I often potentiate a positive feedback loop through storytelling, if it feels like my client(s) are wallowing in their personal toxic soup. I just weave a little story that incorporates the archetypal elements of the client(s) story into the lives of characters who are easy to empathize with. It’s a simple, fun way to discharge toxic energy without generating defensive blow back onto your horses or yourself. Sometimes, Life comes up with the story by itself. Wee, that’s when I know for sure that we’ve found the ‘zone.’
What personal characteristics are predictive of growth following profound stress? Optimism, extraversion and openness to experience all weight us toward growth. This doesn’t mean introverted depressives can’t get there too. They just need to hoe their rows better than the optimistic extroverts. They need more external support to get themselves on a path toward thriving. It’s important to have others with whom we can revise our narratives around our traumas so we can find the openings we need to recreate our lives on more solid footings.
Designed to Thrive
We humans are vulnerable to missteps when we’re recovering from major stress. It’s easy to slip off Life’s balance beam during or in the aftermath of major stressors. I spent most of my 36-year professional career fishing folks out of the abyss they landed in when they slipped, then pushed them toward growth-generating experiences designed to awaken their Inner Thriver. Most did.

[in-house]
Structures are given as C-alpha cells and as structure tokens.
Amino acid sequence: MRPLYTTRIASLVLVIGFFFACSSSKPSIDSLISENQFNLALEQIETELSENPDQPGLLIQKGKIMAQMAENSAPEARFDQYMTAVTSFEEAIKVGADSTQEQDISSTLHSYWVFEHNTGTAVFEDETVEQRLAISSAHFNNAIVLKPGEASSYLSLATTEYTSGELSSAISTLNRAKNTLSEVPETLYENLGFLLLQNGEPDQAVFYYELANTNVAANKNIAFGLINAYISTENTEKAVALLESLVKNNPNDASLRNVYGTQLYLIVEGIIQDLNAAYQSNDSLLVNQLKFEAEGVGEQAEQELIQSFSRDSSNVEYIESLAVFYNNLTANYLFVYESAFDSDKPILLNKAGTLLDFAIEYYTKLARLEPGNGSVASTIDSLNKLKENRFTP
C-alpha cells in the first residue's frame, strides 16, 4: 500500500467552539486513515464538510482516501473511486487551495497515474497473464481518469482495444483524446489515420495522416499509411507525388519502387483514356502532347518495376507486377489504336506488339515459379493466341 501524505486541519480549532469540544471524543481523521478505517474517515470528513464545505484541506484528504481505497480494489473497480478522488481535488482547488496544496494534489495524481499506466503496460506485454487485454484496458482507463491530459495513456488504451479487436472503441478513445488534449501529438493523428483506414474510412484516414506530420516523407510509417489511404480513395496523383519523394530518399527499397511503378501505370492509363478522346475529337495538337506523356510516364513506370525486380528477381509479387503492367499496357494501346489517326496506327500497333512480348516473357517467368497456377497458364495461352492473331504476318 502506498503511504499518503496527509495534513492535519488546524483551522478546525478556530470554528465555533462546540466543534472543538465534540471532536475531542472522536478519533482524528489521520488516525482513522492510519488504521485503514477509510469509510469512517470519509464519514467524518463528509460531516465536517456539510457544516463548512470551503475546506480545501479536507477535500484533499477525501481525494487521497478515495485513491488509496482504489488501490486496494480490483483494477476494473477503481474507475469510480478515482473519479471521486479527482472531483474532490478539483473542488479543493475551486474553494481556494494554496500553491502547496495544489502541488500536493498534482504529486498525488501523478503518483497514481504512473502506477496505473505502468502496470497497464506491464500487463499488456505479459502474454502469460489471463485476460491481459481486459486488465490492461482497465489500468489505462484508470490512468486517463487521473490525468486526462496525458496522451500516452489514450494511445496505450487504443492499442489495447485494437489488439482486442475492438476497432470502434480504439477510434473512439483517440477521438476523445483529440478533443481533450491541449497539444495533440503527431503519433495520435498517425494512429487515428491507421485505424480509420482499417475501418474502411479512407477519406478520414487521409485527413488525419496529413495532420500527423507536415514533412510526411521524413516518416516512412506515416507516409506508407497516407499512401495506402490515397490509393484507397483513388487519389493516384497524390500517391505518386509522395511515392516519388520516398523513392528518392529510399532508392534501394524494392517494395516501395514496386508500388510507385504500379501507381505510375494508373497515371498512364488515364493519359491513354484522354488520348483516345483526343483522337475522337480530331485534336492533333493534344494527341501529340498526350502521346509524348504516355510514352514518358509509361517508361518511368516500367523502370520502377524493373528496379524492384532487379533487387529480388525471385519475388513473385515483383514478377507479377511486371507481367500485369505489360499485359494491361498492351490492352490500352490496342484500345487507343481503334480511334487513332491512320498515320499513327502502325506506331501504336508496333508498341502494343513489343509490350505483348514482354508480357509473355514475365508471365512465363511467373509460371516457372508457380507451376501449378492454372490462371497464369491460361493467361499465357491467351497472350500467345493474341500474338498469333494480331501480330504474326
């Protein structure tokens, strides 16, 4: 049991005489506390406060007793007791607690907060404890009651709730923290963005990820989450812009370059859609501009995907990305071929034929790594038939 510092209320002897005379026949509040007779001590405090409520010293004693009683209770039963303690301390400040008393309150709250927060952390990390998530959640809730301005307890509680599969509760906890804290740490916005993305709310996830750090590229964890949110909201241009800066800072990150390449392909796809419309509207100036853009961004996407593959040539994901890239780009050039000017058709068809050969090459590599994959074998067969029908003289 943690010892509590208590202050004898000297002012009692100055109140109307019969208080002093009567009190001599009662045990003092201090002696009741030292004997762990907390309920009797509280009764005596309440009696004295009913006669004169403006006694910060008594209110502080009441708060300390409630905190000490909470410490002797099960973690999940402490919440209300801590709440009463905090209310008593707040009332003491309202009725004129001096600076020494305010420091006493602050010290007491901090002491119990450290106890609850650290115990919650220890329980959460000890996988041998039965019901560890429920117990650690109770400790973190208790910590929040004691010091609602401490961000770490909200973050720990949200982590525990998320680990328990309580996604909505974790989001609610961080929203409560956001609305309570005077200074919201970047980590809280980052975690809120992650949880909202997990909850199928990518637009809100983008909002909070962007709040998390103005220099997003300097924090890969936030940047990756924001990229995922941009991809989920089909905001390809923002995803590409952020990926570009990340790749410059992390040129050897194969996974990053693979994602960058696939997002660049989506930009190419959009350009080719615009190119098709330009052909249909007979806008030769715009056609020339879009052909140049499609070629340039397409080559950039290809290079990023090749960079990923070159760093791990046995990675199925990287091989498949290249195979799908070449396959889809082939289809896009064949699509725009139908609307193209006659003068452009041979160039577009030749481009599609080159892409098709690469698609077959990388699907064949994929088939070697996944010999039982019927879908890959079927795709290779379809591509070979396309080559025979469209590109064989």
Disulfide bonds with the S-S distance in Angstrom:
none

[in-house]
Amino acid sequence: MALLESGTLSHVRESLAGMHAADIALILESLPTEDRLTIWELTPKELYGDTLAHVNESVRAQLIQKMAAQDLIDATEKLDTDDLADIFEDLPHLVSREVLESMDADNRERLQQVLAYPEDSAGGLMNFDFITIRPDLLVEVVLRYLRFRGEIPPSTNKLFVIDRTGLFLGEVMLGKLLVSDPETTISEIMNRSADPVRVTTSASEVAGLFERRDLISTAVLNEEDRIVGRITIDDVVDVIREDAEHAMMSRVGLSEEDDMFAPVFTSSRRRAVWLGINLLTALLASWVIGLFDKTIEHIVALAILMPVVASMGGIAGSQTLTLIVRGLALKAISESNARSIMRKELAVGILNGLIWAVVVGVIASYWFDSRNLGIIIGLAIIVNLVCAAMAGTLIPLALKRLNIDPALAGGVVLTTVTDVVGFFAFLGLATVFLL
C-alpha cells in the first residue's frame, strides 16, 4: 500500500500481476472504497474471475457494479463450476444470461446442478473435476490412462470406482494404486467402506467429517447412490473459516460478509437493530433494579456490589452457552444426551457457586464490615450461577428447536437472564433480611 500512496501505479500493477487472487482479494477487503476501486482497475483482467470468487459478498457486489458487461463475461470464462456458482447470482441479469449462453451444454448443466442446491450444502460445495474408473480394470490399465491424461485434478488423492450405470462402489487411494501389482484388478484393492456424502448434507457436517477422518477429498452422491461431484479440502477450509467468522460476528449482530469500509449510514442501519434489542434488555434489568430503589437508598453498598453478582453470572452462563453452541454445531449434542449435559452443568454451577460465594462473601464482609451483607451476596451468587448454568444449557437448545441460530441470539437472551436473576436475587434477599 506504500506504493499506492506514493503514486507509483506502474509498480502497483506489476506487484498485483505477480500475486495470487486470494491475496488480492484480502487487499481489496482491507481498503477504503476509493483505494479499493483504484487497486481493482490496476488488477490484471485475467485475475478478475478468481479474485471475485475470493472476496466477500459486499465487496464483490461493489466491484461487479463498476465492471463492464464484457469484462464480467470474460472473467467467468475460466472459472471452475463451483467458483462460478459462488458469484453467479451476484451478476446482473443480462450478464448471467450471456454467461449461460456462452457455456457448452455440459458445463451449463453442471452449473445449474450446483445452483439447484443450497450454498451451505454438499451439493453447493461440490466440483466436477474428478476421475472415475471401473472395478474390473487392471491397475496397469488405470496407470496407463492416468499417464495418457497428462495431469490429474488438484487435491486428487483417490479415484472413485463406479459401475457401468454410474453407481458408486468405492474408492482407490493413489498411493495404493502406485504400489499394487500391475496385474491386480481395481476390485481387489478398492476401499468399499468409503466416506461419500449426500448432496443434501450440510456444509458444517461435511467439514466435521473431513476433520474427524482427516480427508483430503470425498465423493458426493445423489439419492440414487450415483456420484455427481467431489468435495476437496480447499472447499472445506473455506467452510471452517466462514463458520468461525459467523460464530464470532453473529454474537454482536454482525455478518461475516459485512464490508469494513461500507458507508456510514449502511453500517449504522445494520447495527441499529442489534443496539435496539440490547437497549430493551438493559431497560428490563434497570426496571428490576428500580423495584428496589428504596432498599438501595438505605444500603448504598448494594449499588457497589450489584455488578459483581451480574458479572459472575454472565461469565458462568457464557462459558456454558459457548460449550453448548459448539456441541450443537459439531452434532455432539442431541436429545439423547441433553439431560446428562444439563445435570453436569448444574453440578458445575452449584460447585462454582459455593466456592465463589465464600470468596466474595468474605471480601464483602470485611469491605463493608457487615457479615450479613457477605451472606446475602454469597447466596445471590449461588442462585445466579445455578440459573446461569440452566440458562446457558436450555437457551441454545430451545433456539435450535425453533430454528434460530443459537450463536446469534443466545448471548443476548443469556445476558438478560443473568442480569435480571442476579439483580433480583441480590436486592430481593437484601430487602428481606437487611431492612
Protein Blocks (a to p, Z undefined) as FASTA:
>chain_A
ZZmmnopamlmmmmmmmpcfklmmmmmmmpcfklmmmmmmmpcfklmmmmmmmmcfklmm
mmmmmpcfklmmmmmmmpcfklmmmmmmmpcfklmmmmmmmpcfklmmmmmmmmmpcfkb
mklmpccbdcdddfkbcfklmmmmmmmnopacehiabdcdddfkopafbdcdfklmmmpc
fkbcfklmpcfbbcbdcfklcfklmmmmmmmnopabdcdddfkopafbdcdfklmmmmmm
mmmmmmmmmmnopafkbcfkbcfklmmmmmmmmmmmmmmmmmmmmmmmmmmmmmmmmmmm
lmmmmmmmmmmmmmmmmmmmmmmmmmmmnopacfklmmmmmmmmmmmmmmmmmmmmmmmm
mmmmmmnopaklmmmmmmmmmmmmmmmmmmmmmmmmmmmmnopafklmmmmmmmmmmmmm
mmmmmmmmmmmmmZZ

This sounds harder than it is. We’re designed to thrive. Every time we feel love and acceptance, have an authentically good thought about somebody else or ourselves, smell something associated with good times, laugh, pray, enter a state of Mindfulness and/or smile and hold it for more than thirty seconds, we increase our body’s immune function and decrease our inflammatory response. All manner of biochemical signaling occurs that ready our bodies, minds and spirits to thrive.
Have you ever seen someone called to horses meet one in a positive, healthy setting who wasn’t smiling for at least thirty seconds? I haven’t. That silly grin is potentiating a huge biochemical shift that’s a prerequisite for growth after trauma. Wow and yippee skippy to that! That translates into ‘happiness heals.’ Holy Moly, that’s terrific news.
Reading the history of psychotherapeutic interventions tried on the range of ways that the human mind can break, is a study in torture techniques. It’s hair-raising stuff. And, there’s a portion of the field still deep into that trajectory. It doesn’t work.
We humans figured out Post Traumatic Growth a long time ago. How so many psychotherapists missed it is a mystery to me. As a non-therapist looking to work with profound stress reactions, or stumbling into them by accident, it’s a good idea to have a good therapist available. Finding a good one can be tricky. We’re well trained to engender trust and to mask our authentic reactions.
The characteristics I look for in a good therapist include a strong reluctance to turn toward psychotropic pharmaceuticals to manage behavior, thoughts or feelings. I happily trot toward those colleagues who have educated themselves about herbal remedies for psycho-spiritual trauma, but I test out their potions before recommending them. An ability to be fully present in the moment with their clients is a fundamental requirement for a good therapist. This is easy to learn so, in my mind, initial shakiness in this realm isn’t a reason to rule out someone who may otherwise be a good candidate, unless they think that they’re too educated/important/entitled to need to. Unless you’re called to roll up your sleeves and remake that therapist from the bone marrow up, I’d leave those guys behind.